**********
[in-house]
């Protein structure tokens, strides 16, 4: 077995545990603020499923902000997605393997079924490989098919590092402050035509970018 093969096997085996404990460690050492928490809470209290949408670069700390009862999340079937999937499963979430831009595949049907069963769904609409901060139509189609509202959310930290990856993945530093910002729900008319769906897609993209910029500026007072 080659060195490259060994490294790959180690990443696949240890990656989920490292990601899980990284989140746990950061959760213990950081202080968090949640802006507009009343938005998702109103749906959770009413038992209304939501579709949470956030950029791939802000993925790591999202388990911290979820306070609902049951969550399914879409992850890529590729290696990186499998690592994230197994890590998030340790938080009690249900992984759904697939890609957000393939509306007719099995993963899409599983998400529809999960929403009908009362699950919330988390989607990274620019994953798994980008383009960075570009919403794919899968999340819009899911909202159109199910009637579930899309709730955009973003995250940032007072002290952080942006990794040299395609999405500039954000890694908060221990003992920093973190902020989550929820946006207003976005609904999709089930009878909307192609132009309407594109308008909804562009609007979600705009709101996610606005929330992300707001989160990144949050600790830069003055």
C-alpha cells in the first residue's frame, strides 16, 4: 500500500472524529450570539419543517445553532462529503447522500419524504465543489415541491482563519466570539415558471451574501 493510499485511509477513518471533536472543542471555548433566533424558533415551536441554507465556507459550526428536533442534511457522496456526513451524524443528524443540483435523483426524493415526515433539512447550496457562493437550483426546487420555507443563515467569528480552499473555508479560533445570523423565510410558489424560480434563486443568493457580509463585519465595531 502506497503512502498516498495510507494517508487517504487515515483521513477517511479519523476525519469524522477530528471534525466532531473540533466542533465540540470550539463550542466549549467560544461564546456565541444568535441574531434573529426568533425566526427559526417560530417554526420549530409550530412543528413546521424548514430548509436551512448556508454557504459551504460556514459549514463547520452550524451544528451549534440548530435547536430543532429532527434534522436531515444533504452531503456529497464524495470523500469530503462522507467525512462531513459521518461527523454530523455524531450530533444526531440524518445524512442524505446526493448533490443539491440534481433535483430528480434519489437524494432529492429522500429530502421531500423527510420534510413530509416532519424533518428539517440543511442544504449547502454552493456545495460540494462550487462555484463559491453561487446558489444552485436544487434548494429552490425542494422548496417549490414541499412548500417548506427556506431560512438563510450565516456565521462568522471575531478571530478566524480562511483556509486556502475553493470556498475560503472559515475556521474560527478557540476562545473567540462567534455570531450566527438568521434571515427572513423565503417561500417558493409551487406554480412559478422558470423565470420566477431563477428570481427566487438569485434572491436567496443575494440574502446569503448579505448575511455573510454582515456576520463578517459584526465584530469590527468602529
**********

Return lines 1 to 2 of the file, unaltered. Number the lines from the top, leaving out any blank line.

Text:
[in-house]
């Protein structure tokens, strides 16, 4: 077995545990603020499923902000997605393997079924490989098919590092402050035509970018 093969096997085996404990460690050492928490809470209290949408670069700390009862999340079937999937499963979430831009595949049907069963769904609409901060139509189609509202959310930290990856993945530093910002729900008319769906897609993209910029500026007072 080659060195490259060994490294790959180690990443696949240890990656989920490292990601899980990284989140746990950061959760213990950081202080968090949640802006507009009343938005998702109103749906959770009413038992209304939501579709949470956030950029791939802000993925790591999202388990911290979820306070609902049951969550399914879409992850890529590729290696990186499998690592994230197994890590998030340790938080009690249900992984759904697939890609957000393939509306007719099995993963899409599983998400529809999960929403009908009362699950919330988390989607990274620019994953798994980008383009960075570009919403794919899968999340819009899911909202159109199910009637579930899309709730955009973003995250940032007072002290952080942006990794040299395609999405500039954000890694908060221990003992920093973190902020989550929820946006207003976005609904999709089930009878909307192609132009309407594109308008909804562009609007979600705009709101996610606005929330992300707001989160990144949050600790830069003055």